The Phillies will need to play better than .500 baseball without key players for key stretches against six of nine potential opponents who had winning records last year, including the AL East champs, NL East Champs and World Series Champs. 

5. Anything could happen in 60 games

This certainly swings both ways, but there seems to be an equal chance these Phillies win 40 games as they lose 40 games. Baseball is a streaky sport to begin with, and for a team like the Phillies, unproven but loaded with talent, any result would be believable. There has never been more pressure on a manager to make a contribution than there is with this shortened season. 

Is Girardi up to the challenge?

Here's a piece from a column from The Inquirer's Mike Sielski that's definitely worth reading in full:

Over Joe Girardi's 10 years managing them, the Yankees twice went 84-78, their worst record during his tenure.

The first time was in 2014. They had 10 pitchers start at least eight games for them that season, but only one, Hiroki Kuroda, who started more than 20. For a team that managed to finish second in the American League East, that's a fair amount of rotation shuffling, whether because of injuries, ineffectiveness, or both.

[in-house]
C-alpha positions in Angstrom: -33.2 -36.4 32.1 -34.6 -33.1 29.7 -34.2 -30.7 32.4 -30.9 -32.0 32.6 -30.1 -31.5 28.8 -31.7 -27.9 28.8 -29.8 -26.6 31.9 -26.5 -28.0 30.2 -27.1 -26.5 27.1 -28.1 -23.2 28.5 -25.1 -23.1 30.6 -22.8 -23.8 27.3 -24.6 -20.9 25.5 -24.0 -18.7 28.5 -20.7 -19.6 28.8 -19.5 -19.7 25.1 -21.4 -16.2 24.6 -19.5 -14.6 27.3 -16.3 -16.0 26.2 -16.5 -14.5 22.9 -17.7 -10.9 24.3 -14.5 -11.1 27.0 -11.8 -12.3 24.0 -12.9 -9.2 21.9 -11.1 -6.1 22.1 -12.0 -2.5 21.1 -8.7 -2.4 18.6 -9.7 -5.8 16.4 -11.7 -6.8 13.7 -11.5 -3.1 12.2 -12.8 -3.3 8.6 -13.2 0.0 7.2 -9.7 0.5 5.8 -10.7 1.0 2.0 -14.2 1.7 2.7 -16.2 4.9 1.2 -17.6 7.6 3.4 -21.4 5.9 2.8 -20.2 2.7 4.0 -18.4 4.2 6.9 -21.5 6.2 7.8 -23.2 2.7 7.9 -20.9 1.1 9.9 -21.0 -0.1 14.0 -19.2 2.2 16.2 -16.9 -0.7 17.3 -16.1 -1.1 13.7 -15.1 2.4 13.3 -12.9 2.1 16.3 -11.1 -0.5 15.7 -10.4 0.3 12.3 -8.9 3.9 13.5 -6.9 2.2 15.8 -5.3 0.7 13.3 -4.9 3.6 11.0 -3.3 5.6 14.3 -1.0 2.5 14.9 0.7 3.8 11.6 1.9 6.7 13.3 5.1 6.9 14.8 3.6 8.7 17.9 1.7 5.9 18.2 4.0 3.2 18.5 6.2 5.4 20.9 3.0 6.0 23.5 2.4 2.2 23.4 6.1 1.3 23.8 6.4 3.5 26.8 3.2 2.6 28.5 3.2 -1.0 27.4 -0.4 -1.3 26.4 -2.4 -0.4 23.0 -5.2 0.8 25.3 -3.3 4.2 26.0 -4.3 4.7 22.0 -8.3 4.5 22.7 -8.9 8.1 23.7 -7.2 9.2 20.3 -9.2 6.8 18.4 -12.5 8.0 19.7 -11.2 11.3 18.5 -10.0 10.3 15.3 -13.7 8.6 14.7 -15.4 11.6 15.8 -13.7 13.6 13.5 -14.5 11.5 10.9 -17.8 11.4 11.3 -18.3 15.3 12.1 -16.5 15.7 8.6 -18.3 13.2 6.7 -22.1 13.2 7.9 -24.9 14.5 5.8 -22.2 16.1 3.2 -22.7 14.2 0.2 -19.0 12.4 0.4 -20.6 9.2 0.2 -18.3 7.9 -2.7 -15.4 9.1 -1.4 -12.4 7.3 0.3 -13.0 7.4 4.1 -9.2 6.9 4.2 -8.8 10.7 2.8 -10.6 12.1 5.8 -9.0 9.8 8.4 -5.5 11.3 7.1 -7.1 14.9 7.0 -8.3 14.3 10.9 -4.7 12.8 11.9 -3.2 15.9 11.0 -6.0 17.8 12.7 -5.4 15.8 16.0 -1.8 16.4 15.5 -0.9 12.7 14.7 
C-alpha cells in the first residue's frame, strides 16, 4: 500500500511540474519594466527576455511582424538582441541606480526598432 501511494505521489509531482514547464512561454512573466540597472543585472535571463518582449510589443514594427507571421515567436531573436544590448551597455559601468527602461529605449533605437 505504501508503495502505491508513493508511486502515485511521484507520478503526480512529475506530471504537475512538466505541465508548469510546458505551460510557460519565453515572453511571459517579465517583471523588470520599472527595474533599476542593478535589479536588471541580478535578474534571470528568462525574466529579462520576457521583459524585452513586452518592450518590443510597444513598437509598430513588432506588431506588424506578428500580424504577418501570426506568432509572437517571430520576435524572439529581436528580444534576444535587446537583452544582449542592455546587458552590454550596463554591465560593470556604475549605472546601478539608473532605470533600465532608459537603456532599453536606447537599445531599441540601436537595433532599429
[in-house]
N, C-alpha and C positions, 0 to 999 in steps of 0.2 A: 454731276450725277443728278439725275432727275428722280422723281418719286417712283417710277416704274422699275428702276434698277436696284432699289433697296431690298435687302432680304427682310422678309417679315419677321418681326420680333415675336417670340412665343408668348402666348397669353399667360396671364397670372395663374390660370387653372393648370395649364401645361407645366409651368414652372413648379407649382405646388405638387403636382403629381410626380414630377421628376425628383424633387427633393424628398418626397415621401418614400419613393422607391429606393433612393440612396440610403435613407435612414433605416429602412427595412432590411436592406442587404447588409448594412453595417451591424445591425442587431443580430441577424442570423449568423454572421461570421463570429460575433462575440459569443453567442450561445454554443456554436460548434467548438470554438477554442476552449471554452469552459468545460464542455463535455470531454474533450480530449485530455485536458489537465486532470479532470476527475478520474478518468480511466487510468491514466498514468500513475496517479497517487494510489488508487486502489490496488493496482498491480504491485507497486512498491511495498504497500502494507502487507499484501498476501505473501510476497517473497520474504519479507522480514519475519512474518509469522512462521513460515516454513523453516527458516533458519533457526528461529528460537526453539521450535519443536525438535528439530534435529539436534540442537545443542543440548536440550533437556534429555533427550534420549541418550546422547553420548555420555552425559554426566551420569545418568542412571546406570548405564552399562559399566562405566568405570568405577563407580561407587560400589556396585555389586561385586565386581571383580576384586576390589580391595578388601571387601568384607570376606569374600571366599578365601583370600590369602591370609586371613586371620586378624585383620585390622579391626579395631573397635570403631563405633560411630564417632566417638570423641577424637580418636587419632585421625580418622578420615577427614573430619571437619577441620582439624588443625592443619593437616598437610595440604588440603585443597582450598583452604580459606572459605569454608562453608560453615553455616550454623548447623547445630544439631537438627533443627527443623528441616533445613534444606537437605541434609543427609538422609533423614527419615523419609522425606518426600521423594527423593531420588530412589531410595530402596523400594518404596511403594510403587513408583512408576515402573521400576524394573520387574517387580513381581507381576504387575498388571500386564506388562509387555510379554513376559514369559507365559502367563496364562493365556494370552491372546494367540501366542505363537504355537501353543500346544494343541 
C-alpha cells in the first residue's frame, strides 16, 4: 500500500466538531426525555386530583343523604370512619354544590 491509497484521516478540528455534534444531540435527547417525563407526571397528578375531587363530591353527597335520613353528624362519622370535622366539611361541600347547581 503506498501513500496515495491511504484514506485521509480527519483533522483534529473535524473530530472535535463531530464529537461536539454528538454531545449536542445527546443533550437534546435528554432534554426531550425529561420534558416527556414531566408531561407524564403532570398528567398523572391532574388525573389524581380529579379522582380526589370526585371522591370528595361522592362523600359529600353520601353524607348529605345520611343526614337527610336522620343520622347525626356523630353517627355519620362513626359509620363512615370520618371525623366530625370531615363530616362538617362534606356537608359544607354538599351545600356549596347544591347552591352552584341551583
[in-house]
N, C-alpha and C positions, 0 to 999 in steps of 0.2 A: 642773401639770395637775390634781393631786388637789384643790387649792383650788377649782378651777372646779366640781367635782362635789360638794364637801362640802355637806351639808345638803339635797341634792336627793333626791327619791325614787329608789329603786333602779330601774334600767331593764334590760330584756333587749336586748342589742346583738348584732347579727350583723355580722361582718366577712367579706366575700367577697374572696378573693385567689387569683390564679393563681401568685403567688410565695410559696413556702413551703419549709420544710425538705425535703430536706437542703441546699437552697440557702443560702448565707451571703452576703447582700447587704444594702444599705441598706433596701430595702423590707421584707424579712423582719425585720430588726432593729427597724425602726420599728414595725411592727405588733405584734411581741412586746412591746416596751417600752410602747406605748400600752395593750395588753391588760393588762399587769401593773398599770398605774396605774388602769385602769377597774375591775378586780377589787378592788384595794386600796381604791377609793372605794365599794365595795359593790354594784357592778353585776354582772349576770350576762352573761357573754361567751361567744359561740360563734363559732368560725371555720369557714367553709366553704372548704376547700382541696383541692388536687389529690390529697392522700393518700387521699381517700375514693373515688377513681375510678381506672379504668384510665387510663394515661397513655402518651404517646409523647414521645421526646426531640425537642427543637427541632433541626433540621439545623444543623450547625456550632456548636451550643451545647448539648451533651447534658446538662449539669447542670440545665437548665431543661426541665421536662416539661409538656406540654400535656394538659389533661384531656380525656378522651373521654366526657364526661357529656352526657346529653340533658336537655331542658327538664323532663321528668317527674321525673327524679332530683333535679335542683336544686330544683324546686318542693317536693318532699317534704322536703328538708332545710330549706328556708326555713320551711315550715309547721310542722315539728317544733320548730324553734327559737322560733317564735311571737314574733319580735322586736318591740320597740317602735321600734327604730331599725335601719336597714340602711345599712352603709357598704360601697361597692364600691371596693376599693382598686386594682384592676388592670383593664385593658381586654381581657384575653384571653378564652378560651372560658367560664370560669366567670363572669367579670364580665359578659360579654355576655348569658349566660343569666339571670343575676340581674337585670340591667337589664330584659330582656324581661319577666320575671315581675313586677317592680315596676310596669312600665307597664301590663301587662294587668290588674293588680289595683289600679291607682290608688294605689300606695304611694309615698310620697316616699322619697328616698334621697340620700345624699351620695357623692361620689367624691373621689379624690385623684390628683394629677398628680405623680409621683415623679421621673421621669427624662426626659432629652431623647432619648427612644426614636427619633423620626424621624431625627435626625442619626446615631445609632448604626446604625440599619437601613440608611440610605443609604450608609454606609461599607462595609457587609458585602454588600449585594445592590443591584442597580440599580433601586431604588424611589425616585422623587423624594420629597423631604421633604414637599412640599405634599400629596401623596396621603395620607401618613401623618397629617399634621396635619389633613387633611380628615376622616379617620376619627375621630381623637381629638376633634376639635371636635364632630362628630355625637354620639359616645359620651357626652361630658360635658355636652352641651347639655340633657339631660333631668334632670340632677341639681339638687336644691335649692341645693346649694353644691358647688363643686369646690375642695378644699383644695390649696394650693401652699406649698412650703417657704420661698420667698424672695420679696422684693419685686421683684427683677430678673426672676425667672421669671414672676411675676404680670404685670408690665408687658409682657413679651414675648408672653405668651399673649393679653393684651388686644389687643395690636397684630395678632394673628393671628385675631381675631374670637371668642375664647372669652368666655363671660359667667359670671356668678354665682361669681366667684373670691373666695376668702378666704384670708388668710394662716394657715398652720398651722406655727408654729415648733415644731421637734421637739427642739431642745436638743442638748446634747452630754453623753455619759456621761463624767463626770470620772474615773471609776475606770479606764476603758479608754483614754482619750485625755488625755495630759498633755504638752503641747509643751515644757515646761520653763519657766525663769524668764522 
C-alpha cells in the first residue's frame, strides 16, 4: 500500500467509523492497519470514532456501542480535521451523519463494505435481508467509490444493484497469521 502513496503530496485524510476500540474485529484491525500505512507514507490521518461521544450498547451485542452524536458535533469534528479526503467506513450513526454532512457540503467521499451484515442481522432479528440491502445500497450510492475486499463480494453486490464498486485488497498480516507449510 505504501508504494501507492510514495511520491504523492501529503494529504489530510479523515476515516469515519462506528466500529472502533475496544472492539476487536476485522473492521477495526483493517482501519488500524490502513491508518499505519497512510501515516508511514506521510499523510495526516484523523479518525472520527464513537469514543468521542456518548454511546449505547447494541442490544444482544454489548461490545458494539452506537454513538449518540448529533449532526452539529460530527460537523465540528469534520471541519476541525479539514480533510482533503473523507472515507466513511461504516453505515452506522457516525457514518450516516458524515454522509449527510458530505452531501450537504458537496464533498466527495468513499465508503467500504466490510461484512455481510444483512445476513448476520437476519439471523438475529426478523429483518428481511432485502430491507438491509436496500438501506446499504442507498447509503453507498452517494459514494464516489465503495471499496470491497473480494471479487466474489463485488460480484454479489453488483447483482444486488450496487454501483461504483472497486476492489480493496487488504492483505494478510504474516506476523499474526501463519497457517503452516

It's nothing compared with what Girardi faces now, with the Phillies, in this shortest and oddest of major-league regular seasons.

"There is no handbook for this for managers," he said Thursday. "Managers weren't necessarily trained how to handle a pandemic."

There was no necessarily necessary in Girardi's assertion. The coronavirus wiped away the final half-month of spring training, put the sport on hold for more than three months, and cut the regular season's length by 63%.

"You look at it like you're a team in the race with two months to go," Girardi said. "You're tied for a division [lead]. You're tied for a wild card going in. Realistically, that's what everybody is."  [Inquirer.com]